The other thing that MX has is a debt paydown calculator, which is something that a lot of my clients – we were doing it by hand. We had also downloaded like a Google Sheet template, and we were calculating all that stuff by hand. And because MX pulls in not only the debt amount, but the credit limit, the interest rate, if it's available, and the minimum payments, if it's available, the debt paydown calculator is pretty automated. And you can just show someone like, look at how long it'll take to pay off your debt if you make an extra $300 a month payment. So there are a lot of tools in there that we're able to use with our clients on a regular basis.
Michael: Interesting. And a few other questions. So, I'm assuming this also flows by account aggregation. So are clients giving passwords? Do you still have to deal with passwords breaking and resetting connections? As I know it's a common challenge in eMoney and the others as well.
Pamela: Yes, yeah. So everything is account aggregation. And MX has their own team of programmers we reach out to. So we actually don't reach out to MoneyGuidePro. MX has their own, like Zendesk-type of team that we email or message whenever a client's link is broken, or whenever we see links broken across the board, we'll be able to email them and they get back to us via email that way. So what's nice about this too is not all our clients stay forever, and we don't want or need them to, but we tell them we can give them lifetime access to the financial portal because while they're our client, we'll manage the link breaking for them, but when they go off on their own, they're able to email MX directly and get support on the software side if they continue to use the portal.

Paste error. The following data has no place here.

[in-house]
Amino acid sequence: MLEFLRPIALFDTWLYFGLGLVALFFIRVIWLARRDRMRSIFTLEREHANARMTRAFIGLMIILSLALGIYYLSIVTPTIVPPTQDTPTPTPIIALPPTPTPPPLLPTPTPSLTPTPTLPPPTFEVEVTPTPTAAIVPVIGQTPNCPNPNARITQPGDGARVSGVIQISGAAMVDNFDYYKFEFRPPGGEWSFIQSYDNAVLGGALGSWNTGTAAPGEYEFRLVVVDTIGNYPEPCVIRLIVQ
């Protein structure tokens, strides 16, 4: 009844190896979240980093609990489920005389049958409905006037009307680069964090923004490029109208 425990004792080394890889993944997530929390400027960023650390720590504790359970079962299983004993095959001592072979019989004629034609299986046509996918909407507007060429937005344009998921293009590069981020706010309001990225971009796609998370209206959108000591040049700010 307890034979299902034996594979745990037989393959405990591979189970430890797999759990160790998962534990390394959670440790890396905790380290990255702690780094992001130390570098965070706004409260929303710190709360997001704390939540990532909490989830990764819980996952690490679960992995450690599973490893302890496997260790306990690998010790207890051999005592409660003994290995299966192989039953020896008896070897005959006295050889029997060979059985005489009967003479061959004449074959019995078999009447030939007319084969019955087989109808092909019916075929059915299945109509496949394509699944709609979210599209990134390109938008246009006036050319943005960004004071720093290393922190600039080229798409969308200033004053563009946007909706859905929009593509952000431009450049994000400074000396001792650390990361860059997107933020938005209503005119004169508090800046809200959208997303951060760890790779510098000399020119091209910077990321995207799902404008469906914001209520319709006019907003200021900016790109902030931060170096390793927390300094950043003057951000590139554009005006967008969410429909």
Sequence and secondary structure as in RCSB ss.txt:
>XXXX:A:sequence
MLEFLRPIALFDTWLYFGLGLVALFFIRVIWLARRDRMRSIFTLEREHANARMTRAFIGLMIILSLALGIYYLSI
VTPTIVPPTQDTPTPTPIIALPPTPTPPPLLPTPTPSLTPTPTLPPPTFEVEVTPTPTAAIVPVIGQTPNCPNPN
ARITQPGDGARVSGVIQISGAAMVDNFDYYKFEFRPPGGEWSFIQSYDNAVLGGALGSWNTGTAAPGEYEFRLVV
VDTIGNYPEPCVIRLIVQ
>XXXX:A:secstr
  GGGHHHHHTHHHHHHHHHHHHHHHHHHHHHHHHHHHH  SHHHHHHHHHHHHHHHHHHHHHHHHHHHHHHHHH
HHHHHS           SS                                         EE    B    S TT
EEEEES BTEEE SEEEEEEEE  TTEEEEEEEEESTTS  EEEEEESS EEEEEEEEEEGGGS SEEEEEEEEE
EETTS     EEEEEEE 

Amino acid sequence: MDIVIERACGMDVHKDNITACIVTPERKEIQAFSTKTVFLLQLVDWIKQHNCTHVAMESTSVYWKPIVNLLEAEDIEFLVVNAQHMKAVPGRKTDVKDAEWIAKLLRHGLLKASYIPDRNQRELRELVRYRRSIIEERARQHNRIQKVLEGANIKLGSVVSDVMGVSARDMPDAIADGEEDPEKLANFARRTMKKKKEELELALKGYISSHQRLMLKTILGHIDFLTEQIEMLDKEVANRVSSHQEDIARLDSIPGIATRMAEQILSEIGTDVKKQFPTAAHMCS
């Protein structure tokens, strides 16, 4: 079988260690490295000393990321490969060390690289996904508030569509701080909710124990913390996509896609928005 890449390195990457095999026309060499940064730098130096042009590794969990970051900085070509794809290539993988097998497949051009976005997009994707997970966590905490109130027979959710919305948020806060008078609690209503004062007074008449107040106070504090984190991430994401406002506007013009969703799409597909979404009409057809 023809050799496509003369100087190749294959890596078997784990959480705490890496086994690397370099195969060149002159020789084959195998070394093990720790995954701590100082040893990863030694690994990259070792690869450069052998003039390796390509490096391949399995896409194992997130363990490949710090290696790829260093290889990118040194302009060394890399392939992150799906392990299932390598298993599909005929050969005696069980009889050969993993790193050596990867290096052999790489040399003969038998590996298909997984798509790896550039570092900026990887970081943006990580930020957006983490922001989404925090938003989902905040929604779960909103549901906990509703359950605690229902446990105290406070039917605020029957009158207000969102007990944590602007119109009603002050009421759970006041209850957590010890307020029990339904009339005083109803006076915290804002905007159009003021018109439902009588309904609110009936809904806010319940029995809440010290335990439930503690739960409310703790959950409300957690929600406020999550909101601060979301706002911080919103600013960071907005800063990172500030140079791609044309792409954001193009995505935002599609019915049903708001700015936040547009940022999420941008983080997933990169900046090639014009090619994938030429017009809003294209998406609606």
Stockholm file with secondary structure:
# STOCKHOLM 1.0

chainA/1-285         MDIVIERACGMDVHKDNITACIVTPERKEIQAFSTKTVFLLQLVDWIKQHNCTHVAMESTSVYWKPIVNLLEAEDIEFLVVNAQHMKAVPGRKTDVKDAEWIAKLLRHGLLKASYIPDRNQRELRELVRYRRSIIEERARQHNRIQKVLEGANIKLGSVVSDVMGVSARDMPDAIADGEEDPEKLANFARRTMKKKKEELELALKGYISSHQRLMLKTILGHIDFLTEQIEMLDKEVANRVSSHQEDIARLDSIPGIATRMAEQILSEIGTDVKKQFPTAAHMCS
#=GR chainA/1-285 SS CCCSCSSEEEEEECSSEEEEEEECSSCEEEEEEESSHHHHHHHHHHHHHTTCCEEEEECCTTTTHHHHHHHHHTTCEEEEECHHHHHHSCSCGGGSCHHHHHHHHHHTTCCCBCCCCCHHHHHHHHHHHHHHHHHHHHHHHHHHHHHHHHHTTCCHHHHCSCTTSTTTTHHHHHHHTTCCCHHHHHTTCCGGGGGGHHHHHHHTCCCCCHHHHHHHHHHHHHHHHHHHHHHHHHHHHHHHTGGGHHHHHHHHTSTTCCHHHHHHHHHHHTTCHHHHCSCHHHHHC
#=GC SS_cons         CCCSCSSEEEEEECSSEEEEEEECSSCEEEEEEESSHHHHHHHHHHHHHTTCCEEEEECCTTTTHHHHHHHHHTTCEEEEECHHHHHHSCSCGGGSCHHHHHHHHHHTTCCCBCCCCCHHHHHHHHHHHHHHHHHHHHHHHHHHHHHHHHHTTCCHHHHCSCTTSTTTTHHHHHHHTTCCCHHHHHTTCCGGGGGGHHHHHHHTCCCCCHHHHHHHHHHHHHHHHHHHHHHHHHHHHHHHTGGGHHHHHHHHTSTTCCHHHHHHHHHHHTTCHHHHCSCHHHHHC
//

Michael: Okay, interesting. So they can actually keep it as a setup. So then what does this cost? What does the firm pay? And how exactly does payment work if they want to keep it after they leave you?
Pamela: They don't have to pay for anything. It's free lifetime access. It's a part of being a Brunch & Budget client anytime. We actually talked to compliance about whether we needed to charge for a client to keep their site, and it was actually more complicated to charge them a small fee than just to give them lifetime access for free. So it's just a feature that we now say is a part of the offering.
Michael: And what does it cost you to use the software and have access and set it up? Is it a firm charge for Brunch & Budget? Is a per client charge, like a per-account charge for each one they link in?
Pamela: It's all through MoneyGuidePro, so it's $2,500 a year.
Michael: Okay, so $2,500 per year for the firm. And you've got MX for...
Pamela: Per advisor.
Michael: Per advisor. And you've got MX for all of your clients.
Michael: Also, separate from also paying just the MoneyGuidePro fee for whatever MoneyGuide costs?
Pamela: No, that's all in. So, MoneyGuidePro is $2,100. And then it's a $400 add-on to use MX. So it's $2,500 all in.
Michael: Okay. So the actual MX add-on is very slight at the margin. It's $400 per year to add on to the $2,100. But you have to buy the $2,100 base license from MoneyGuidePro?
Pamela: From MoneyGuidePro. Yeah, exactly.
Michael: You were talking about tracking this over a year-round cycle. Is that for a client who's been on for a year? Or when the client logs in and links their accounts for the first time, you can go backwards from day one with the client and figure out what their spending has been historically?